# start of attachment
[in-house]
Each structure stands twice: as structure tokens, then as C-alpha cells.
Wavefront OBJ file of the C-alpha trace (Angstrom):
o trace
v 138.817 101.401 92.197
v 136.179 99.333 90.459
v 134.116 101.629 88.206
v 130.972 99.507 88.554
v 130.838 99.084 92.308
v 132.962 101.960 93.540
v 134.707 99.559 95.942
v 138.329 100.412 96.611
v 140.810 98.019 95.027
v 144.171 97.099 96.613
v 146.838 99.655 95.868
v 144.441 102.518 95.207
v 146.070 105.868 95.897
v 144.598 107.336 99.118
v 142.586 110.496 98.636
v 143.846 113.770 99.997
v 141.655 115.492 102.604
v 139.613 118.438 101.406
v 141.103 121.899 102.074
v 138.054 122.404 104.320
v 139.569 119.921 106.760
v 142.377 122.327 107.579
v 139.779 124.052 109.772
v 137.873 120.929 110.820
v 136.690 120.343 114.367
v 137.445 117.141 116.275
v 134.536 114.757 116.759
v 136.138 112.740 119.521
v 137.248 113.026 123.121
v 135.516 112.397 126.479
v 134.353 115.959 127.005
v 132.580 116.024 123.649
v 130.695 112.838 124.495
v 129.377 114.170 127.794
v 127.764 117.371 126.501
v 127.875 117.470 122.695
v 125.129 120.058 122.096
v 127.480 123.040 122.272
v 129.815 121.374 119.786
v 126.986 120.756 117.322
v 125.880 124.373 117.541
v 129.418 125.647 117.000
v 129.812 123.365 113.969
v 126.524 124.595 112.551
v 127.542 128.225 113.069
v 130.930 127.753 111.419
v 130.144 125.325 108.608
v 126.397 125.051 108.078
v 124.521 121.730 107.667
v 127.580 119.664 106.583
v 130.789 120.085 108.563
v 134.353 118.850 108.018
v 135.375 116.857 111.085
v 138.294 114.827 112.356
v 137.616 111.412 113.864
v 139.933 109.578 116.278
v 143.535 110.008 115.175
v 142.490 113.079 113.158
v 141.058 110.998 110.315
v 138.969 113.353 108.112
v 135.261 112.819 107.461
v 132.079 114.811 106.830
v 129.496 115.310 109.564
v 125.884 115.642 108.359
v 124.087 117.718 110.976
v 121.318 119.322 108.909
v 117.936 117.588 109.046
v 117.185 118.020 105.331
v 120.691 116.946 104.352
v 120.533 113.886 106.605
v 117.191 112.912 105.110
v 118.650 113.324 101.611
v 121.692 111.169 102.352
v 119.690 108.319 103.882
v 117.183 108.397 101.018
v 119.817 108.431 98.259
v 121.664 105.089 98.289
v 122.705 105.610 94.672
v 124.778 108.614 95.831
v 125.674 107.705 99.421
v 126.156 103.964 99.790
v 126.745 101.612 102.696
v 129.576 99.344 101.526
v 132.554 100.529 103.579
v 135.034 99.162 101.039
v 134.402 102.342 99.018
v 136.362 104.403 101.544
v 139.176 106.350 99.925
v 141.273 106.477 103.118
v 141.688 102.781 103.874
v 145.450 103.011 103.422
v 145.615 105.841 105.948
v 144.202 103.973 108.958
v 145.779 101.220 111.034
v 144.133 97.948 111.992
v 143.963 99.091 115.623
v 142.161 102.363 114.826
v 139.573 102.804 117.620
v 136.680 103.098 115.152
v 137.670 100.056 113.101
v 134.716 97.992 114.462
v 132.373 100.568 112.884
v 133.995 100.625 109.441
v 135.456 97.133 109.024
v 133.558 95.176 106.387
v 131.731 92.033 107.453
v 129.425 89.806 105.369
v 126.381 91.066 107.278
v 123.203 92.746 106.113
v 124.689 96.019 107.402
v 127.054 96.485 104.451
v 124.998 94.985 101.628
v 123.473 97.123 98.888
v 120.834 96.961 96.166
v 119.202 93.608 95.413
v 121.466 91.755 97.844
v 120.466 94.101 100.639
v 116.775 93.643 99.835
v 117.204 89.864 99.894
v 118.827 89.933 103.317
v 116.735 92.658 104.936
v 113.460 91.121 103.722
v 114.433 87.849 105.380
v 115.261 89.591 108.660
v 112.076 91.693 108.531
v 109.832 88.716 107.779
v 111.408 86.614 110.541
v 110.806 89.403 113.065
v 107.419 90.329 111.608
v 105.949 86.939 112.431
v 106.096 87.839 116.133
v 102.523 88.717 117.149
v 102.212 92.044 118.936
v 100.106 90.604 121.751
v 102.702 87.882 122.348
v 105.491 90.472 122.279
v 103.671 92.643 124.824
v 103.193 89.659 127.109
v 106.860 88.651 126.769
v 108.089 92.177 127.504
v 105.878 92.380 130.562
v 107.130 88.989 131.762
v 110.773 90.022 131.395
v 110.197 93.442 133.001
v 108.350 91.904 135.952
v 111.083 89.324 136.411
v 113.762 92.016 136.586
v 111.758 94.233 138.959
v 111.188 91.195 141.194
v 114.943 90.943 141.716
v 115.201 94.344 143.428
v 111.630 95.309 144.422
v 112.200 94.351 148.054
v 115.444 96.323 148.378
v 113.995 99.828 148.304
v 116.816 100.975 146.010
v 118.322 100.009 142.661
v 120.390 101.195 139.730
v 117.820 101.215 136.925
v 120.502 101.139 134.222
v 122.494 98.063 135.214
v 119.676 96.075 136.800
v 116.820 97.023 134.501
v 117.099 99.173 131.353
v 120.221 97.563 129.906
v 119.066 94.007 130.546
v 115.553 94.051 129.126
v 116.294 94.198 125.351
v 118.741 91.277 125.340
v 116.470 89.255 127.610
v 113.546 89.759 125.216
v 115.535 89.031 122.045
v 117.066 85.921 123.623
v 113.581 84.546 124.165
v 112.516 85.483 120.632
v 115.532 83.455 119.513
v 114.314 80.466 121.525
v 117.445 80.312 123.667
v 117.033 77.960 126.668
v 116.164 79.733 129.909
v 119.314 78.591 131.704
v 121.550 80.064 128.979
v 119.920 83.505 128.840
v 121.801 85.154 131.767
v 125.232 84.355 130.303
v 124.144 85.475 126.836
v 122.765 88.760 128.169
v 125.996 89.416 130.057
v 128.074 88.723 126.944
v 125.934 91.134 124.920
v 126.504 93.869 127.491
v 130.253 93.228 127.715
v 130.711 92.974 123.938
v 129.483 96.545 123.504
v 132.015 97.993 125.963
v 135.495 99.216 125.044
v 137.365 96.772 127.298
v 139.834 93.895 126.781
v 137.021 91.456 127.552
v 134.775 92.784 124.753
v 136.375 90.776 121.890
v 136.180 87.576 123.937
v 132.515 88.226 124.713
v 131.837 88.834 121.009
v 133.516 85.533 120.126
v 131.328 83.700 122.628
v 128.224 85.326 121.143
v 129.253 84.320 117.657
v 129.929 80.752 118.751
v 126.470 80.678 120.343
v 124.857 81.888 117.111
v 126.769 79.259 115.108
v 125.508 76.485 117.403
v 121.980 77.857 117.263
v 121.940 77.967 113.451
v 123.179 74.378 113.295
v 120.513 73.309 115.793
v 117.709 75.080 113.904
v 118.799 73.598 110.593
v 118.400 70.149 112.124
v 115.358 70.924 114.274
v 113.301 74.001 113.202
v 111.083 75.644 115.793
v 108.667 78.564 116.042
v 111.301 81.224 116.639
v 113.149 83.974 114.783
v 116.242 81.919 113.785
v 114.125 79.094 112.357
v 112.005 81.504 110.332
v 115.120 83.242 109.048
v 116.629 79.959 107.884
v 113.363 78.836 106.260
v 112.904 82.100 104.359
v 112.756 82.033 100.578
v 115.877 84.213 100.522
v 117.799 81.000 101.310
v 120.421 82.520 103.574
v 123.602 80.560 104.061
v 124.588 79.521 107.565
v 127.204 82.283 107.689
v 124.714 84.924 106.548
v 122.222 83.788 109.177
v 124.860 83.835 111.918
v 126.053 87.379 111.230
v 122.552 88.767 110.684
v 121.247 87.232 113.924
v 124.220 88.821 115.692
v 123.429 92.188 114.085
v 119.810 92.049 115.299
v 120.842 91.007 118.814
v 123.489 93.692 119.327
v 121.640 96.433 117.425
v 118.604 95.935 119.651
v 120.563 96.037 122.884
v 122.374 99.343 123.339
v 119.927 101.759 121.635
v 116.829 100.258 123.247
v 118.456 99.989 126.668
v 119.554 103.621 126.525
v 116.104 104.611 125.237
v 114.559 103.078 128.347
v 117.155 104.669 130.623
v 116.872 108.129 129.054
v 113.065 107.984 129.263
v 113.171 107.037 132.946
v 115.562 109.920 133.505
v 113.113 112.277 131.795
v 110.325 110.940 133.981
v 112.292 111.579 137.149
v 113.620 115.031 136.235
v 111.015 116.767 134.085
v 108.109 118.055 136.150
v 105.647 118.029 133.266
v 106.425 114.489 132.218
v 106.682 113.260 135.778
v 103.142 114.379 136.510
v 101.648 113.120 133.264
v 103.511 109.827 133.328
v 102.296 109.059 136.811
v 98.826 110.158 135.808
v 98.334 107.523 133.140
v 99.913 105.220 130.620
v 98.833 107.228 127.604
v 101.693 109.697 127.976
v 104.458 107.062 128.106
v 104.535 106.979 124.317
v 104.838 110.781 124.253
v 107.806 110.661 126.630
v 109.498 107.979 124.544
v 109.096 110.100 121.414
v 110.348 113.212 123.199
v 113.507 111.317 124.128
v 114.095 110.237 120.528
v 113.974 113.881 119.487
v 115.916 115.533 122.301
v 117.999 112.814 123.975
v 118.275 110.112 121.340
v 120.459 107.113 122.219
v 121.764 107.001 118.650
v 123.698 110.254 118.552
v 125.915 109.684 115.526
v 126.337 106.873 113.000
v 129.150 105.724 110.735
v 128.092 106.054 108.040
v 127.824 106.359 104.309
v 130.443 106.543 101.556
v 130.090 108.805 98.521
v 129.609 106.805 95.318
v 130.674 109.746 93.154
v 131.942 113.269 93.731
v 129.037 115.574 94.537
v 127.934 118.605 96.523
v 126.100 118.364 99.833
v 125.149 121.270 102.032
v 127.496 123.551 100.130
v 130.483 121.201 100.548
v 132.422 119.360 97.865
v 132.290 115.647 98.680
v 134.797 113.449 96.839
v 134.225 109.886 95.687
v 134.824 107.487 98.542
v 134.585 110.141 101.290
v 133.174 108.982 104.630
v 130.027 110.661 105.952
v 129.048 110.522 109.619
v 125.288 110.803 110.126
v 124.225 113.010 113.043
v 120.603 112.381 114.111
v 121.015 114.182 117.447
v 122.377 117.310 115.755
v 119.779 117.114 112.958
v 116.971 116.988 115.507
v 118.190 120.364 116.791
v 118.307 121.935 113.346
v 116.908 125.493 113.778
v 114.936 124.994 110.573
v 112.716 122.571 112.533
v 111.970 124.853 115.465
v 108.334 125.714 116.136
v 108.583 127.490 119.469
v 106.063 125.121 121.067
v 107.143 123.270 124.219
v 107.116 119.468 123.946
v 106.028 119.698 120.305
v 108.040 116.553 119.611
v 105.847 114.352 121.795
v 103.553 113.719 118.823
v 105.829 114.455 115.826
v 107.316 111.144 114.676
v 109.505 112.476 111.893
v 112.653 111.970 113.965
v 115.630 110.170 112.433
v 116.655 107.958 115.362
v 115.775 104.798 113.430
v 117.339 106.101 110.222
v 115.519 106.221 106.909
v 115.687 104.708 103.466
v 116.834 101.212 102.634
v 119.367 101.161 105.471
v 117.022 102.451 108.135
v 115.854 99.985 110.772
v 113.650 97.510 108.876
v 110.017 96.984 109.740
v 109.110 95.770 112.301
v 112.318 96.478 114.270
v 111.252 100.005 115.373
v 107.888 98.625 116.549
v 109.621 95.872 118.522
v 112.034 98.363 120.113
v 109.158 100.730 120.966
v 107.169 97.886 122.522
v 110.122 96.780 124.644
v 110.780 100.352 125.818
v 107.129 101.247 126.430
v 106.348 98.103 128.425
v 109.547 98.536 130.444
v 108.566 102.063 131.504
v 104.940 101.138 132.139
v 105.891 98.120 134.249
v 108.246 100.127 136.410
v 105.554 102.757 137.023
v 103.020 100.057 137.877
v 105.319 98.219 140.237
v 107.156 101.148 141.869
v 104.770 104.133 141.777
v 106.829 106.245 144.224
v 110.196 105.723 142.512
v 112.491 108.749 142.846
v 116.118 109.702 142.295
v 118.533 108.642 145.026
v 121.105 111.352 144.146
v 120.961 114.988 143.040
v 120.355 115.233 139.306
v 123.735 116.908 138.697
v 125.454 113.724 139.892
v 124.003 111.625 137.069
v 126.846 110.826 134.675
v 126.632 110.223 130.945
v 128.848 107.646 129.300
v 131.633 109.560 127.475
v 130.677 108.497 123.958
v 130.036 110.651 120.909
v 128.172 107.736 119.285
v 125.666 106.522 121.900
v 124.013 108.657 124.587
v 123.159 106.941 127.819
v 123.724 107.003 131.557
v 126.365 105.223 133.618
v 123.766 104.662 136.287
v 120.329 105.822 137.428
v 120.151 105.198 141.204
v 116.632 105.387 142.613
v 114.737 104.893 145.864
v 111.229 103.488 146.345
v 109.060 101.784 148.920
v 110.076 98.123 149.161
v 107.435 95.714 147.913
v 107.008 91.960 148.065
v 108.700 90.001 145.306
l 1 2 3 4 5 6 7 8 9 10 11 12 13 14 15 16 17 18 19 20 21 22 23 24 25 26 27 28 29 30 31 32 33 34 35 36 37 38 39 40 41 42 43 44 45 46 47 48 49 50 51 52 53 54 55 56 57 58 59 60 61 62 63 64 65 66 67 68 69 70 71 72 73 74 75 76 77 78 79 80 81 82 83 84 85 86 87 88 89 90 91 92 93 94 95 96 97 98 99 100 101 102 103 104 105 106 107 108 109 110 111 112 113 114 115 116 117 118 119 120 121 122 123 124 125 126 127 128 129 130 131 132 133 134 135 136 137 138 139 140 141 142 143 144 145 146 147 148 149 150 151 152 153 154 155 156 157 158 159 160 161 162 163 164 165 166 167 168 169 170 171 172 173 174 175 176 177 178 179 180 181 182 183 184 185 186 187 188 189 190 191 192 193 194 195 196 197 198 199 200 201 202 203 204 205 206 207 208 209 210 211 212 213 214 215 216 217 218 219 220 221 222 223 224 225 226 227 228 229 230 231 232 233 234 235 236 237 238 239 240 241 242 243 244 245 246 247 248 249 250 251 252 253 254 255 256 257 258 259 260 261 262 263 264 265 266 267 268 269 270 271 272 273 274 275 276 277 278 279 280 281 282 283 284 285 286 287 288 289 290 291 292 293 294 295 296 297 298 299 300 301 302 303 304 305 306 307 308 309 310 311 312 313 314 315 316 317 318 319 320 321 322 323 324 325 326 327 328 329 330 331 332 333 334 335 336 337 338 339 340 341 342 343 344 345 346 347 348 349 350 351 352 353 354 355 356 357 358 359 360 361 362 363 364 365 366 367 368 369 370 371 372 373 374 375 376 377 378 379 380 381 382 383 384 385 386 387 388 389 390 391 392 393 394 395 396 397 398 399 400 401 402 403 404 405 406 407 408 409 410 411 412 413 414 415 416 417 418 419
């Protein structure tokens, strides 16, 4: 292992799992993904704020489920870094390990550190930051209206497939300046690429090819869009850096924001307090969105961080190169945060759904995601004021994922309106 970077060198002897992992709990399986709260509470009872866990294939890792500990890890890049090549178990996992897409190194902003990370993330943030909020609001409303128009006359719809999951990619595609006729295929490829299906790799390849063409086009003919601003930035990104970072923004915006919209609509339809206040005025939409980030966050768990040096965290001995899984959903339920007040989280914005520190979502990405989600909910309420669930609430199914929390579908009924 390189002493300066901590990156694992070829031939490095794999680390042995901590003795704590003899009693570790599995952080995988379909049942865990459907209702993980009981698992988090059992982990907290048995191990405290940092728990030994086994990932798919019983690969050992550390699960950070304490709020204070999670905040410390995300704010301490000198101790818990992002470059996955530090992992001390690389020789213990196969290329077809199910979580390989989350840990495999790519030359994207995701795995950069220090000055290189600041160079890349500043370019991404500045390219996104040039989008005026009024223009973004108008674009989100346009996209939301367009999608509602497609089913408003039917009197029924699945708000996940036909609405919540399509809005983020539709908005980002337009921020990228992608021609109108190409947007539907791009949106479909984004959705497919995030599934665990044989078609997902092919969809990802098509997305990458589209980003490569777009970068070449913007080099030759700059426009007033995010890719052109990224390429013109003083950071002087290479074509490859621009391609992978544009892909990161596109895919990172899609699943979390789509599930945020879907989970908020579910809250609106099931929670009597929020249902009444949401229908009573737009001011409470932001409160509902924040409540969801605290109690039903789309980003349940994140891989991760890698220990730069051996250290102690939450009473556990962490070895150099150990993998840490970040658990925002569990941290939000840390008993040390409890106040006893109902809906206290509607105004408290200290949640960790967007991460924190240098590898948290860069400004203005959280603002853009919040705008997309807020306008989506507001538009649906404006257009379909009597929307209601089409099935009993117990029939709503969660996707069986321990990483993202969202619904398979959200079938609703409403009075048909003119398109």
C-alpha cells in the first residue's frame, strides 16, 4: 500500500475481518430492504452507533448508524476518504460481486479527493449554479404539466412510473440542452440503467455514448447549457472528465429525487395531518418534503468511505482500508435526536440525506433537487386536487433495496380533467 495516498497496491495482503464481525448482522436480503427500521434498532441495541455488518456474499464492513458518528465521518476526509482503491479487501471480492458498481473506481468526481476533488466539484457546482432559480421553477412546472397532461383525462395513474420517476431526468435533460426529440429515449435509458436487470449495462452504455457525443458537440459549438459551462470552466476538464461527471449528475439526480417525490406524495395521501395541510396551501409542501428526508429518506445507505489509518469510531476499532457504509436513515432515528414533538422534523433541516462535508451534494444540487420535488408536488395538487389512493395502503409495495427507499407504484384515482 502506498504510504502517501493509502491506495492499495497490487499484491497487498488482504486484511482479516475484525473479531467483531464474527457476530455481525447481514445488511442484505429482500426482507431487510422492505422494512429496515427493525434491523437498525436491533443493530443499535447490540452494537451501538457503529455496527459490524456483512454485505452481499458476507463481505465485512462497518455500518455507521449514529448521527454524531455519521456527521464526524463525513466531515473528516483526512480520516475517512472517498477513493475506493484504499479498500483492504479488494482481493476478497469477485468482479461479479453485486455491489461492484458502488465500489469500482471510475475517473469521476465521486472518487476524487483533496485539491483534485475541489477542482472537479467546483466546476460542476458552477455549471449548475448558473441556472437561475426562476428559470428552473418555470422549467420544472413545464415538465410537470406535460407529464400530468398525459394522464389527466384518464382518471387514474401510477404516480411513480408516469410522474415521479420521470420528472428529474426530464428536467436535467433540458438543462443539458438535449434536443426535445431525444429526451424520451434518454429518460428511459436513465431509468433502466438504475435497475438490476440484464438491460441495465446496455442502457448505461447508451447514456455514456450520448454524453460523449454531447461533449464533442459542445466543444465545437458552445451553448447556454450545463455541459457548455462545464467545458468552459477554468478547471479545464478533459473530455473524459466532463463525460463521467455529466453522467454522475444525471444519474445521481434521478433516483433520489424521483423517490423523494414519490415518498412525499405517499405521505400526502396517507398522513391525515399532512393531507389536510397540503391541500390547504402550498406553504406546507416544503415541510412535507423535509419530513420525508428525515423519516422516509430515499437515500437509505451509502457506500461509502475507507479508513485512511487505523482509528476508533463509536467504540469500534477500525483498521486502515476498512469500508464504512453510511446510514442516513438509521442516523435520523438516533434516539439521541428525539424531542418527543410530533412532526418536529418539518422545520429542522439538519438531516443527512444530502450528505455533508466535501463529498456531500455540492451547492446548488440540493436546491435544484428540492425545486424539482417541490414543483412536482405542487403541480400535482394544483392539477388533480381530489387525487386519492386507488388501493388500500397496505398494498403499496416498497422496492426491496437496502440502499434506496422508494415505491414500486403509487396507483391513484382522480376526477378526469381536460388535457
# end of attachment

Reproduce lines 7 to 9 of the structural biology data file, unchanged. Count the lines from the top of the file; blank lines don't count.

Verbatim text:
v 134.116 101.629 88.206
v 130.972 99.507 88.554
v 130.838 99.084 92.308